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Monitoring Hepatocellular Carcinoma Using CT and MRI

January 25, 2010
Written by: , Filed in: Abdominal Imaging
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Monitoring Hepatocellular Carcinoma Using CT and MRI

Chemoembolization for treatment of hepatocellular carcinoma improves survival, converts nonsurgical lesions to surgical lesions, and acts as a bridge to transplant.

Abdominal imaging, such as contrast-enhanced CT or MRI, is the most feasible mode of monitoring for tumor viability, but the effectiveness is not well known.

To accurately check for sensitivity and specificity, comparison of radiologic findings with histology is necessary.

A recent study which compared contrast-enhanced CT and MRI indicated that both have low accuracy rates to follow-up chemoembolization for hepatocellular carcinoma, but argues that in this instance, MRI for abdominal imaging is better.

The Study
These researchers did a retrospective review of patients who had orthotopic transplants after chemoembolization in their institution.

Methodology
Of these 55 patients, 31 had radiologic studies prior to transplantation after chemoembolization. Of 31 studies, 20 had a CT, 10 had an MRI, and 1 had both.

Results
13 patients (41%) had what was considered viable tumor on imaging; however, 22 (70%) had viable tumor on histopathologic evaluation. This leads to an overall sensitivity of 35%, and an overall specificity of 64%.

When comparing modalities, the accuracy rate for CT was 43%, with a 36% sensitivity and a 57% specificity. With CT, false negatives were 42% microscopic disease and 33% macroscopic.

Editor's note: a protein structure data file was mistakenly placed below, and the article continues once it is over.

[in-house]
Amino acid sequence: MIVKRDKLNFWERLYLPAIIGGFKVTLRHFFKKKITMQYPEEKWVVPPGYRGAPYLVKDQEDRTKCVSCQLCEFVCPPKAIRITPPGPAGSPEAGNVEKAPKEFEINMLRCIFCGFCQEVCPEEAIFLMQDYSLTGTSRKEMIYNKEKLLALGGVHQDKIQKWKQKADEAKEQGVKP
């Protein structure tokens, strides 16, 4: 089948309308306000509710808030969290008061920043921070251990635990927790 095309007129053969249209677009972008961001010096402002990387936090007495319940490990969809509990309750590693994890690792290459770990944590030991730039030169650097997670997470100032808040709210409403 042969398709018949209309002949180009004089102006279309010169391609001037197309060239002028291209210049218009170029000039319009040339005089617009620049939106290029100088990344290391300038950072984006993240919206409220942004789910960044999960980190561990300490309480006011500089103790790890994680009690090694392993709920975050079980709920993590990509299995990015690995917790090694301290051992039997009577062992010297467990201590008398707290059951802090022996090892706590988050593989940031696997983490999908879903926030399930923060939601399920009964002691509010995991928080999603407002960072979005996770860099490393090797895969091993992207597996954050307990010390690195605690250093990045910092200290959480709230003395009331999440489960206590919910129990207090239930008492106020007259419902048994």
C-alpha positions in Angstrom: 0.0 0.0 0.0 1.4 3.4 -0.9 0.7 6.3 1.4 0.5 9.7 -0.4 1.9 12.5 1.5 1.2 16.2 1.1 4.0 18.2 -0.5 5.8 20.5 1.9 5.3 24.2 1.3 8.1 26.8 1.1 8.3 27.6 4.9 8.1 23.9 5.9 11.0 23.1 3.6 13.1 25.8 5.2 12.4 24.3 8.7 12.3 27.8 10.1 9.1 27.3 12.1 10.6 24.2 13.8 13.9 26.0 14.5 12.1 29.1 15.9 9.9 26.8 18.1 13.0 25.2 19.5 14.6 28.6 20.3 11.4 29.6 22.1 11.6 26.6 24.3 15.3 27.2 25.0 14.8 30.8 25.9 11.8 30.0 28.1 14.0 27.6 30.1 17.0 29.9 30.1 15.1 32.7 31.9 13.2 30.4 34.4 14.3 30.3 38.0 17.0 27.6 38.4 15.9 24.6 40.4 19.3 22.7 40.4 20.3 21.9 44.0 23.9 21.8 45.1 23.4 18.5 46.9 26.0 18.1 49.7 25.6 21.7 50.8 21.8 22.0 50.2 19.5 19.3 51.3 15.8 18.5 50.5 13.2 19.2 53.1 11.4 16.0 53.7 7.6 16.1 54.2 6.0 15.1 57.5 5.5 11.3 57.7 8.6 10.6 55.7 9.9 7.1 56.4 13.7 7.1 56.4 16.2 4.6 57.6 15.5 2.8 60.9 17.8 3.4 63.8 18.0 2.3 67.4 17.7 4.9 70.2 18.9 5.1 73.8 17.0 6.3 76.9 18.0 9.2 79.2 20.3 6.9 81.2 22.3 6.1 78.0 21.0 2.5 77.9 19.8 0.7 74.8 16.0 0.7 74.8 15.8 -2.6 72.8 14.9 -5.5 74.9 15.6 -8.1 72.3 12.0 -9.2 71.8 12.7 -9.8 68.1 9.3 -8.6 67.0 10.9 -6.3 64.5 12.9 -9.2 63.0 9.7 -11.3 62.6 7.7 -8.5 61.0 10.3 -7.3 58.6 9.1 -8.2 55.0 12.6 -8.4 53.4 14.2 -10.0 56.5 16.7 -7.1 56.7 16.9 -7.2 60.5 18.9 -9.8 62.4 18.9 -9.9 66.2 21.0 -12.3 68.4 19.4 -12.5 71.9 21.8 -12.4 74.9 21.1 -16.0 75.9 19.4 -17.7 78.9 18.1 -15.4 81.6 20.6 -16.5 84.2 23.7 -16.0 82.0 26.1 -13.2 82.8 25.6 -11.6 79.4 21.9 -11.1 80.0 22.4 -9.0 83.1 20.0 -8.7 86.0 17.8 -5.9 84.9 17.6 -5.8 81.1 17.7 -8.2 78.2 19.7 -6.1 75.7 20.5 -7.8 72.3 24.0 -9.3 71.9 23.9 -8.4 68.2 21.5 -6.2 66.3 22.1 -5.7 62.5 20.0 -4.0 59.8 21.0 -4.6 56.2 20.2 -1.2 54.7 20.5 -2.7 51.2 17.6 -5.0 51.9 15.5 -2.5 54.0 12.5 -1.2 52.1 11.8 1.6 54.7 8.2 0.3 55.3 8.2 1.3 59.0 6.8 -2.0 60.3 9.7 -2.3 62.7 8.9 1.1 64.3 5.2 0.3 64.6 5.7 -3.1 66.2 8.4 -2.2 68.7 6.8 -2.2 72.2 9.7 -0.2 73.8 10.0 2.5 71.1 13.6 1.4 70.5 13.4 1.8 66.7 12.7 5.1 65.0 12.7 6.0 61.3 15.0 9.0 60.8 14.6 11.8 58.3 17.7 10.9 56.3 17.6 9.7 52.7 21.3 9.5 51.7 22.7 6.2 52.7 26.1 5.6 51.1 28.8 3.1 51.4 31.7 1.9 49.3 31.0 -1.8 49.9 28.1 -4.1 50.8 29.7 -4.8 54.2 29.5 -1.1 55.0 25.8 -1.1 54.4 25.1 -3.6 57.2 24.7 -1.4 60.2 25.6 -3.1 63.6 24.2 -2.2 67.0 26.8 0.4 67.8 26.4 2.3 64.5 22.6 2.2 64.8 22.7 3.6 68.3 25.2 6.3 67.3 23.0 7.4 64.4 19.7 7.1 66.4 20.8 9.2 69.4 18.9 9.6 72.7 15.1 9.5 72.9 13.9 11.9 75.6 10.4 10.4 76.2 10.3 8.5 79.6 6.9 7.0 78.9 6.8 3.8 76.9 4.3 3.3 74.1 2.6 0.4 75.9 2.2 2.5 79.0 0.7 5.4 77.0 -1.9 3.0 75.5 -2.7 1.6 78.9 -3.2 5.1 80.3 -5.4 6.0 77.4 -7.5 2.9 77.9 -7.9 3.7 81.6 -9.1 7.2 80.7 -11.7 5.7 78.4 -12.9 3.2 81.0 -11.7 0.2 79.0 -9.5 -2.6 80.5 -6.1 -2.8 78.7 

For MRI, the accuracy rate was 55%, with a 43% sensitivity and a 75% specificity, with the majority of false negatives being microscopic disease (60%).

Related CME:
NEW FOR 2009
Abdominal & Thoracic CT/MR/US: Optimizing Practice
The University of California, San Francisco School of Medicine
Evolving technology improves radiological practice through improved image quality for anatomical interpretation and generation of functional data. The use of MDCT and fast, multi-phase imaging sequences also translates to a tremendous increase in data that requires review and handling and greater need for contrast and radiation safety awareness. This activity targets the community radiologist involved in body and cardiovascular imaging with a focus on developing an efficient workflow practice in the modern imaging environment.
Read more or order: Abdominal & Thoracic CT/MR/US: Optimizing Practice

CT/MRI of the Abdomen and Pelvis
University of California San Francisco Department of Radiology and Biomedical Imaging
Provides an updated review on the use of helical (single and multidetector-row) CT and MRI for imaging of the abdomen and pelvis. Participants will learn the current approach and uses of CT/MRI in the examination of the abdomen and pelvis including advances in abdominal MRI techniques, genitourinary applications of CT/MRI, CT colonoscopy, CT/MR angiography, and CT cholangiography.
Earn up to 12 AMA PRA Category 1 Credits™.
Abdominal Imaging CME

Reviewer’s Comments